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This question might be more philosophical than mathematical.

In school we are taught how to solve equations such as $x^2 - 1 = 0$ or $\sin(x) - 1= 0$. Solutions to these equations are quite simple. For example $x = 1$ and $x = -1$ are the solutions to the first equation. One could say that solving equation $f(x) = 0$ is same as finding the values of $x$ that satisfy the equation. To me this answer doesn't really tell what does it mean to solve a equation, because the meaning of the verb to find is ambiguous. If someone says that the solutions of the equation are all the numbers in the set $\{y \in \mathbb{R} | f(y) = 0\}$ has he or she solved the equation? I don't think he/she has.

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One might criticize the word "simplify" of the same - but outside of a teaching context, I'm not sure people expect these words to have rigorous meaning (i.e. they might appear as in "We simplify $X$ to $Y$" where they explain the direction of the work, but aren't actually a structural part of it) – Milo Brandt Jan 13 at 18:51
In a math course for engineers, someone asked "is it OK to write $\sqrt2$ or do we have to calculate the exact result". No joke. – Gyro Gearloose Jan 13 at 19:35
It's a good question. I think most mathematicians just agree to call determining the solution set solving the equation. There are equations which cannot be solved analytically; however we can "guess" the right answer and still say we "solved" the equation simply because we determined the solution set. – ThisIsNotAnId Jan 14 at 0:59
I think you may be overthinking this. In most cases an equation represents a problem (or question) of some kind, and when we say that we are "solving" the equation what we really mean is that we are solving the problem (or answering the question). In other words, the meaning of "solving an equation" is determined only by the context. There's no universal definition, nor any need for one. – Harry Johnston Jan 14 at 7:54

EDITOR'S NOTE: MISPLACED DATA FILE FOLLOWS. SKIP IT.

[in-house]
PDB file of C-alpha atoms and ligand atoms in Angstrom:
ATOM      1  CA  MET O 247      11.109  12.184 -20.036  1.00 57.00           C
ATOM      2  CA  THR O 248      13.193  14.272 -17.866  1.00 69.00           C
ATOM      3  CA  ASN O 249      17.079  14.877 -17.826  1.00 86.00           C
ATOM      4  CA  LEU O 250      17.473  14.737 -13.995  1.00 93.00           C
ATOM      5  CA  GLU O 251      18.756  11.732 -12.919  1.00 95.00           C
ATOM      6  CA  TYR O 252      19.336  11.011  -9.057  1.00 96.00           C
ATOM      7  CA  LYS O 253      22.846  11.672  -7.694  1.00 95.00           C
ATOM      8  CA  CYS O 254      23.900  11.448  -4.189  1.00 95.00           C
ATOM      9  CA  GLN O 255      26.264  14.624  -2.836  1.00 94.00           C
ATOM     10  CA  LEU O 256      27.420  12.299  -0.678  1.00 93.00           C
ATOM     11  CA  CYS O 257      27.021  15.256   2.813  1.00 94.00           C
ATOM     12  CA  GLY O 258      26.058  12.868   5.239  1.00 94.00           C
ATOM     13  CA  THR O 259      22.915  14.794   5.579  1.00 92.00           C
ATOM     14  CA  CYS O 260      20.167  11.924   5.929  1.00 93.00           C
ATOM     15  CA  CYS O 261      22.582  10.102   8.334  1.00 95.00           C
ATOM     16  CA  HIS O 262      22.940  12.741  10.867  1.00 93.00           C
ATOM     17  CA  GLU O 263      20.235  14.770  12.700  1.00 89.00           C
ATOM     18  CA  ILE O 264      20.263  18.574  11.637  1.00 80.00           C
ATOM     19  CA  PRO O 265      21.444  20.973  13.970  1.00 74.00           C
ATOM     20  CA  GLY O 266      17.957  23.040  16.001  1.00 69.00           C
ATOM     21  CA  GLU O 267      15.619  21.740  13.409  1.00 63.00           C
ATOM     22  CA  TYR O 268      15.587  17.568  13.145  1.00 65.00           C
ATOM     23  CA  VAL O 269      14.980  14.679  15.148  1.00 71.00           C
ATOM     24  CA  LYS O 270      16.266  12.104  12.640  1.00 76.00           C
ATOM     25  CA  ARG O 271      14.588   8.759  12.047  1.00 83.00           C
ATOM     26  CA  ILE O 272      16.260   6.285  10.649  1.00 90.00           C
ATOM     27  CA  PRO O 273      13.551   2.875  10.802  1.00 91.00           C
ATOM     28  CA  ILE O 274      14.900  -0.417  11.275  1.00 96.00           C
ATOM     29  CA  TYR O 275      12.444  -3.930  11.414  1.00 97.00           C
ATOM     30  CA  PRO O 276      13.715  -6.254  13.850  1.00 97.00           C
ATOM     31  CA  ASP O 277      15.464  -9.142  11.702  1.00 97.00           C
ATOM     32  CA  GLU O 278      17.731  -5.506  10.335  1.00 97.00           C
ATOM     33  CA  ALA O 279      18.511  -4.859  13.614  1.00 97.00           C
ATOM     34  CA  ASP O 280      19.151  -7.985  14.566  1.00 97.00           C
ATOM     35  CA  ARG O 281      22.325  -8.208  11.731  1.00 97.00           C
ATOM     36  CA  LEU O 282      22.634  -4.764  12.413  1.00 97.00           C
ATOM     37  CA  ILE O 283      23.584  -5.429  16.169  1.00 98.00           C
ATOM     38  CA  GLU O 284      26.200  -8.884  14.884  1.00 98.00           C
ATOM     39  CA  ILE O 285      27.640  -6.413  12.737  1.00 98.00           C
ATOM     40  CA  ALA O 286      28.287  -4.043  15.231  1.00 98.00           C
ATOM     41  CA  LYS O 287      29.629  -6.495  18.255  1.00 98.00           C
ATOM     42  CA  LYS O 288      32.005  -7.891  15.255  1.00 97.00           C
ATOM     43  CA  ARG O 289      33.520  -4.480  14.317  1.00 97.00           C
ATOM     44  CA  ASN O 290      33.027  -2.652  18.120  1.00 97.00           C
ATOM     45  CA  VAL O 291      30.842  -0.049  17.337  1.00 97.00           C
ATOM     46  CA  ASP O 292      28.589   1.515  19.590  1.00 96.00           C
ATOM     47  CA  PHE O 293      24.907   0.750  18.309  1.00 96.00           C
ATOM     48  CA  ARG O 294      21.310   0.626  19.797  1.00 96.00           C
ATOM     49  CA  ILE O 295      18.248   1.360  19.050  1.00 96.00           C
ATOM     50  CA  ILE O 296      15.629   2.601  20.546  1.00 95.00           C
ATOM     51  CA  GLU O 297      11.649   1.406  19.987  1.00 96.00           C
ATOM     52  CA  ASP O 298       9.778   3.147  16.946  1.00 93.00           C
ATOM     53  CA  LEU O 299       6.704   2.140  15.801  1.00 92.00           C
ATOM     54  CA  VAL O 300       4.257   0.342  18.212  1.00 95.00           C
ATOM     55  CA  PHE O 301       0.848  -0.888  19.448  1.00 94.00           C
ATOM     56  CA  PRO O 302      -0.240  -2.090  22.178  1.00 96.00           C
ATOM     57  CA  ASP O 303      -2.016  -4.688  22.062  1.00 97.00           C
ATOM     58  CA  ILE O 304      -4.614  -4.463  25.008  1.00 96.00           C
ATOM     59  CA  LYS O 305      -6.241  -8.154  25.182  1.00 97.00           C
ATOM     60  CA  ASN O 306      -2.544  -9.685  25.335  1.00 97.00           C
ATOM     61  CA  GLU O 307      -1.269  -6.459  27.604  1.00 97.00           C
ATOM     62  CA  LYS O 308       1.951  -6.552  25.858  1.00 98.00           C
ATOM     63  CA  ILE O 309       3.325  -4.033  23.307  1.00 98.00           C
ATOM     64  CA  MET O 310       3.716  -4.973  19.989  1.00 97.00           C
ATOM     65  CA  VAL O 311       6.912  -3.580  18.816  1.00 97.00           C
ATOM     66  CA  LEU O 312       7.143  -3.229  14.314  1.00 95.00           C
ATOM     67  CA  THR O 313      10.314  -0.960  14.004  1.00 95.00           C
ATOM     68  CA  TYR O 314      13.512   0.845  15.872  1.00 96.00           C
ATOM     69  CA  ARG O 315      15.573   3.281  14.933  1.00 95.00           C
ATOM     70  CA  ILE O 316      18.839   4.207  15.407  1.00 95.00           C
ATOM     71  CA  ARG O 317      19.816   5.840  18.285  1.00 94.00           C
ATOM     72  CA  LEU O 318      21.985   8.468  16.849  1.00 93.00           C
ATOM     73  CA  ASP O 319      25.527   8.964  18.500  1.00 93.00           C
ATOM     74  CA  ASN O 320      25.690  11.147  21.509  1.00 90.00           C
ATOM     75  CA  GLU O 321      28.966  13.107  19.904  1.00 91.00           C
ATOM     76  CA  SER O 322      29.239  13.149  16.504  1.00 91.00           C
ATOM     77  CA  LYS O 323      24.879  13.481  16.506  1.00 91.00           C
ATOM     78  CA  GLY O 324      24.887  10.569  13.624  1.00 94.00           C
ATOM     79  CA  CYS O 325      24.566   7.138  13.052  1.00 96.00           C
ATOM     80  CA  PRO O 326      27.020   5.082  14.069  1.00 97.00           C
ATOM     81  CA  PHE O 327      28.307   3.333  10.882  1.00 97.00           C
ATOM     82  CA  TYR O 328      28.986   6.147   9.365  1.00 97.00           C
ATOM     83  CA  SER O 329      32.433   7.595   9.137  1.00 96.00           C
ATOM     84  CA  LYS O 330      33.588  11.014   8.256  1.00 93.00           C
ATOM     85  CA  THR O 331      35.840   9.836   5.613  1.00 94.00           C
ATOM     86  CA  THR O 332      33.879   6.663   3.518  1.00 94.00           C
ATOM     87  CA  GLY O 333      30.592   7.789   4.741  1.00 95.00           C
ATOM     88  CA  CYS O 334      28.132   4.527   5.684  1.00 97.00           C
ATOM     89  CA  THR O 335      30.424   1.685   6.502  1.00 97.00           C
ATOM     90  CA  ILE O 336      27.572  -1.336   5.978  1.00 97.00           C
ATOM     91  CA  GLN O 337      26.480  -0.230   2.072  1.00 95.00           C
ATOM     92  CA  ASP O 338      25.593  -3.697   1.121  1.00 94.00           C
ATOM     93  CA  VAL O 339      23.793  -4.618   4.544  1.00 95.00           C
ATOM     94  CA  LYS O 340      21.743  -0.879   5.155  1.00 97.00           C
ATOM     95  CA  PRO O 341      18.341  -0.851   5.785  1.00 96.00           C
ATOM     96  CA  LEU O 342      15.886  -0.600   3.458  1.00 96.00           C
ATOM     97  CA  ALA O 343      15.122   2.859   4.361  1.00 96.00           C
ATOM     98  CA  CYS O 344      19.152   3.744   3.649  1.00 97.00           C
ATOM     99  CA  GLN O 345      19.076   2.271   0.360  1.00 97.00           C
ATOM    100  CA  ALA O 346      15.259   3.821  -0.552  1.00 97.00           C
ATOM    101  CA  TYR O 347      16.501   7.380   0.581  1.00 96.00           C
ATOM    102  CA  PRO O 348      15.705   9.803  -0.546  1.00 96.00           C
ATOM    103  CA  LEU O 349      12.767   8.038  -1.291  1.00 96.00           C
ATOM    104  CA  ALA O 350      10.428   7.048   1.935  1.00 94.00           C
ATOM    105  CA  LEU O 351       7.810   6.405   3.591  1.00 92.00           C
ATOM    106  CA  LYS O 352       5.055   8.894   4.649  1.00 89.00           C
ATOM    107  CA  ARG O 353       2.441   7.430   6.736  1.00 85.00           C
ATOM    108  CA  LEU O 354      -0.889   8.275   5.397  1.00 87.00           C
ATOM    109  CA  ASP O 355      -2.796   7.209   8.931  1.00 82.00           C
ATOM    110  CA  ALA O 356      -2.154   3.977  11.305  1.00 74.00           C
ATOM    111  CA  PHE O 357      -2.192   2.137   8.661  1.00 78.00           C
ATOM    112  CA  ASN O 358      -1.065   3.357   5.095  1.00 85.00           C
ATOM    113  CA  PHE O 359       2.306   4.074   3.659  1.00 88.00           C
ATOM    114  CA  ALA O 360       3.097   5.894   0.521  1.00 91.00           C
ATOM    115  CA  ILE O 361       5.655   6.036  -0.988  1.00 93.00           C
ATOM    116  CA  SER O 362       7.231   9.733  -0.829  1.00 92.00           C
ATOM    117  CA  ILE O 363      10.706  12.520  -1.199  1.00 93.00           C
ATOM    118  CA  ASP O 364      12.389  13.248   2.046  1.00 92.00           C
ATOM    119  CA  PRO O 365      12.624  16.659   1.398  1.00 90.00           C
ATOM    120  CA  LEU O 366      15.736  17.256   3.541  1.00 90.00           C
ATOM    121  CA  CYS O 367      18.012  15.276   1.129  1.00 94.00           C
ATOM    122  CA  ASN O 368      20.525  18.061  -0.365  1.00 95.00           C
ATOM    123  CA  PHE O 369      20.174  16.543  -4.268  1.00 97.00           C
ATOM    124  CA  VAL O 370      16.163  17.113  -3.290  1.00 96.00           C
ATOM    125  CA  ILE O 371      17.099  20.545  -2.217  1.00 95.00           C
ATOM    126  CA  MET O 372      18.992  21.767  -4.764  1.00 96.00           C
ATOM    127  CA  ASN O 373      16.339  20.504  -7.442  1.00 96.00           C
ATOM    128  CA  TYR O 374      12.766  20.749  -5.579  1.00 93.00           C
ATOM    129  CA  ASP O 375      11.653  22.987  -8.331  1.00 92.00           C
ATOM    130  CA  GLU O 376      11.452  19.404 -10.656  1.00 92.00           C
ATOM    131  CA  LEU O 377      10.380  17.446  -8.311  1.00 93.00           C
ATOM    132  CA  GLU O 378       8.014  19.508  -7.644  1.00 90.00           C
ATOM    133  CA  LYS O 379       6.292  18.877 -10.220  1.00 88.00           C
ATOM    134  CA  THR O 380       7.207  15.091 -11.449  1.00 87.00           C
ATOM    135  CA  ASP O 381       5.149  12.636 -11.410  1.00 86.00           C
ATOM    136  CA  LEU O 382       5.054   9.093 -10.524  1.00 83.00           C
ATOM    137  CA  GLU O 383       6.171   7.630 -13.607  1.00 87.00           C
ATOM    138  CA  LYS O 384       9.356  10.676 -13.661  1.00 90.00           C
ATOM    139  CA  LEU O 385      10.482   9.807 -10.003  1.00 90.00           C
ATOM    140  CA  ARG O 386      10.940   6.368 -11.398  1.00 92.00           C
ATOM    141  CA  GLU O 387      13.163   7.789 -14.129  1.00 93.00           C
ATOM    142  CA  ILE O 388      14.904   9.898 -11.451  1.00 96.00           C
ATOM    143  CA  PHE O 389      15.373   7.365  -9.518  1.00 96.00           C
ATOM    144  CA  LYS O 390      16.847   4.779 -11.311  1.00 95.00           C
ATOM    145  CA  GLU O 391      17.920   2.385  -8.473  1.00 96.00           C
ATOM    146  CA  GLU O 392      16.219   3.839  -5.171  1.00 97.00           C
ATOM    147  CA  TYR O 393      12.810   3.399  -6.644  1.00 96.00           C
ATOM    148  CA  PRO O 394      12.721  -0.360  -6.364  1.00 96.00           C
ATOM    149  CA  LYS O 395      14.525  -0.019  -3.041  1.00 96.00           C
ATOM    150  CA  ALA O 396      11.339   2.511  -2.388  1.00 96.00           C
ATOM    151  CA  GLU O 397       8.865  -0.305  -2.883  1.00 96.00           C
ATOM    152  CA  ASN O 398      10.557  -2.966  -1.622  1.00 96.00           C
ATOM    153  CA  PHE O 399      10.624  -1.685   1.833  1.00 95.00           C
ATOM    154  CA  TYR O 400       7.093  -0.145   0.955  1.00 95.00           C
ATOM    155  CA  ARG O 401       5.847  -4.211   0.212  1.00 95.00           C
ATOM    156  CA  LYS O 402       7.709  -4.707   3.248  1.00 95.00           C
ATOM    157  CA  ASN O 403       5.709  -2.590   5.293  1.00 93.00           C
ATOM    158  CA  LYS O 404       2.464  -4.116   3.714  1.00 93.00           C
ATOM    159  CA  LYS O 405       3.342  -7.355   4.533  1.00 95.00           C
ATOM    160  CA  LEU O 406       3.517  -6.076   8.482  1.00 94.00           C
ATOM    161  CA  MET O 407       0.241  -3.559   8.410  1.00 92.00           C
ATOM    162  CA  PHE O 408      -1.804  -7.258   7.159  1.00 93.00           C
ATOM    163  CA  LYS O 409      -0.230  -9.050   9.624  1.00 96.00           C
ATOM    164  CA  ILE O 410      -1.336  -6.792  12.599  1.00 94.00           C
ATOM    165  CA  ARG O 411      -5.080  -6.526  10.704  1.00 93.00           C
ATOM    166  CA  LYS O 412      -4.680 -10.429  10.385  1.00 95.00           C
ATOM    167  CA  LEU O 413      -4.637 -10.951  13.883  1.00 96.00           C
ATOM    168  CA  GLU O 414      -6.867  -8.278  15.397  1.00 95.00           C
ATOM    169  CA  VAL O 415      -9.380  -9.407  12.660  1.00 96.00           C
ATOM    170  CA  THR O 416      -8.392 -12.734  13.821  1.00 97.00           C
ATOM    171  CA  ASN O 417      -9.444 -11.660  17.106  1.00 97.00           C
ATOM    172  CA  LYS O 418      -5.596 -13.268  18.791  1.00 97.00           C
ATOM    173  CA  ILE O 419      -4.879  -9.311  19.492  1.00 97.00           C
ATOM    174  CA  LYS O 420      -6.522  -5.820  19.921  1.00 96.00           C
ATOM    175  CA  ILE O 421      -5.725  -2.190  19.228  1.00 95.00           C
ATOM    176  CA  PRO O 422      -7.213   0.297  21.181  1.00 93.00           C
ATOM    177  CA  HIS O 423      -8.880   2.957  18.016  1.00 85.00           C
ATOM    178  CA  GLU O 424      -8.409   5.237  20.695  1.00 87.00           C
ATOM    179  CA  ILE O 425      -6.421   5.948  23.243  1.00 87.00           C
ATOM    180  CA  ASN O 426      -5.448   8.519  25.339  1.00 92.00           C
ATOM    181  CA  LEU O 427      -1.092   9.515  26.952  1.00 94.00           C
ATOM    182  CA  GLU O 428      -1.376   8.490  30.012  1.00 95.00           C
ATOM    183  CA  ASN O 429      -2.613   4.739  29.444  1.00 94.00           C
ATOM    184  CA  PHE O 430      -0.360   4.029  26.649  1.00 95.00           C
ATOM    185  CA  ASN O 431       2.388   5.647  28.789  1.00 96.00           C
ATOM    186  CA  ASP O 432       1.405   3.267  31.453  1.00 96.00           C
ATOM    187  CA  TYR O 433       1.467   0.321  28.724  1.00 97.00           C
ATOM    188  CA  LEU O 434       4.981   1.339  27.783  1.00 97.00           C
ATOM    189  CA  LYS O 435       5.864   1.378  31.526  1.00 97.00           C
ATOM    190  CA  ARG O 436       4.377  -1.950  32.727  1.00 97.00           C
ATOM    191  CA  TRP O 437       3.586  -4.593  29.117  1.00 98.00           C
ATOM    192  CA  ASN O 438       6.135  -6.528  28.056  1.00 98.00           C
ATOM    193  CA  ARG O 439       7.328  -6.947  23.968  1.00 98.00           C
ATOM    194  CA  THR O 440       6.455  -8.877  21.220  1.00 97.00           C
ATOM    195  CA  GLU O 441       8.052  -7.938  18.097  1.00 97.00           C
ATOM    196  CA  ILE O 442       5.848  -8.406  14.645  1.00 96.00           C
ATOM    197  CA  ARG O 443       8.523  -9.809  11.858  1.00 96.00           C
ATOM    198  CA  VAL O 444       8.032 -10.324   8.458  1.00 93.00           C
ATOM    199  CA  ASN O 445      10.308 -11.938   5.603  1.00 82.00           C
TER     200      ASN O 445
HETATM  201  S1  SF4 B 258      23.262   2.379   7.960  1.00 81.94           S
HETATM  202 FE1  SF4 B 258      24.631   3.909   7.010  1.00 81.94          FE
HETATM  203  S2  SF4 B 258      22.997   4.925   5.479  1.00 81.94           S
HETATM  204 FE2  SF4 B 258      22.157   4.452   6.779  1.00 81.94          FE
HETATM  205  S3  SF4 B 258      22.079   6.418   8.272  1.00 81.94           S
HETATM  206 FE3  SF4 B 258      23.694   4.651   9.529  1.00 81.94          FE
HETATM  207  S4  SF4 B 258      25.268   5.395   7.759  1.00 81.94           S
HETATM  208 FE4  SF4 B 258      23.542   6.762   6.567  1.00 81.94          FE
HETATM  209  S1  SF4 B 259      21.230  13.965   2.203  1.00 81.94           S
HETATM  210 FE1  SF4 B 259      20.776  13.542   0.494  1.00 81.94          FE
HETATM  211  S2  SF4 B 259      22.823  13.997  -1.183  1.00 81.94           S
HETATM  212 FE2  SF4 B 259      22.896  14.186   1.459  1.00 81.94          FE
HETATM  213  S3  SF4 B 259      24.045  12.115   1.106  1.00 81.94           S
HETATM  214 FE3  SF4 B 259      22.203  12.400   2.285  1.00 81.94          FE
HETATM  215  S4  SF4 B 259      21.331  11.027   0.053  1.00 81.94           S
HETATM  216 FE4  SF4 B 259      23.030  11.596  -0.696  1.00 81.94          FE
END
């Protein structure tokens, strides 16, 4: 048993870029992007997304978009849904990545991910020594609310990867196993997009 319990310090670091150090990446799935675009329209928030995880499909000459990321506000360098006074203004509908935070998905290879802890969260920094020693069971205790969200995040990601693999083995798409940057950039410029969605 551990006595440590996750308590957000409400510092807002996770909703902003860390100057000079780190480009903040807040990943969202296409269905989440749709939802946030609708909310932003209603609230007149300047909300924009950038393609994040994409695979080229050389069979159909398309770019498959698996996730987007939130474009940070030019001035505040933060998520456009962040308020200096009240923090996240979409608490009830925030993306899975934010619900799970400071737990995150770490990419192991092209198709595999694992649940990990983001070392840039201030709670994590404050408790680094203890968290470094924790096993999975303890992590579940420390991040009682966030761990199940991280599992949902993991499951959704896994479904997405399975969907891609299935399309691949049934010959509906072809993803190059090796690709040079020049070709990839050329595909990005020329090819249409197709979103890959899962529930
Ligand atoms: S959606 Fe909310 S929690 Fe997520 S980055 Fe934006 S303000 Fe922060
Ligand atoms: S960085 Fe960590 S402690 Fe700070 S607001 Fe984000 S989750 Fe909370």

@GyroGearloose: It's actually a perfectly fair question. On the one hand, you can't build a bridge that's $2^\pi$ feet long, so $2^\pi$ can be viewed as an abstract approximation and in some engineering problems, the decimal "approximation" is the exact answer. On the other hand, leaving the solution in its analytical form means a) if you plug that solution into another equation, it can be algebraically simplified to potentially require far less computation for future computations, and b) it can be solved to any arbitrary precision. Thus making $\sqrt{2}$ the far better answer in these cases. – MichaelS Jan 15 at 5:22
up vote 32 down vote accepted

Interesting question. I'd say that solving $f(x) = 0$ amounts to

  • exhibiting the set S = $\{ x \mid f(x) = 0 \}$, typically by enumerating its members, or giving a sequence whose elements are all the members of $S$

  • demonstrating that the listed or enumerated items are exactly equal to $S$.

So if I say that the solutions of $\sin x = 0$ are $n\pi, n = 0, \pm 1, \pm 2, \ldots$, I've given a purported solution set $S'$. I now need to show that for each element $t$ of $S'$, we actually have $\sin t = 0$, and that no other values of $t$ satisfy $\sin t = 0$.

The method by which I arrive at the set $S$ is not really germane, despite the active verb "solve"; the solution might come from algebraic or geometric manipulations, or it might come to me in a dream. But the second part -- the demonstration that the purported solution set is the actual solution set -- that must follow the rules of logic and mathematics.

This is, however, mostly opinion about common mathematical speech, rather than a fact about mathematics.

PS: For infinite solution sets that are not countable, Christian Blatter's answer starts to get at a good description, although it doesn't take into account things like "the solution set is all irrationals," where a parametrization of the set may be very hard to come up with. Roughly speaking, as the solution sets get more complicated, exhibiting the set gets more and more complicated. No big surprise there...

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Of course, what we accept as "exhibiting" a set is still subjective. If the set is $ S = \{ x\ |\ 0 \leq x \lt 1 \} $, I think this counts as "exhibiting" $ S $, though this is neither enumerating the members nor giving a sequence whose elements are all members of it. – cardboard_box Jan 13 at 18:57
I'd personally be happy to have an uncountable set be a solution. – fleablood Jan 14 at 1:18
This reminds me of $P$ vs. $NP$, where finding the solution may be hard but verifying may be easy. – lhf Jan 14 at 10:48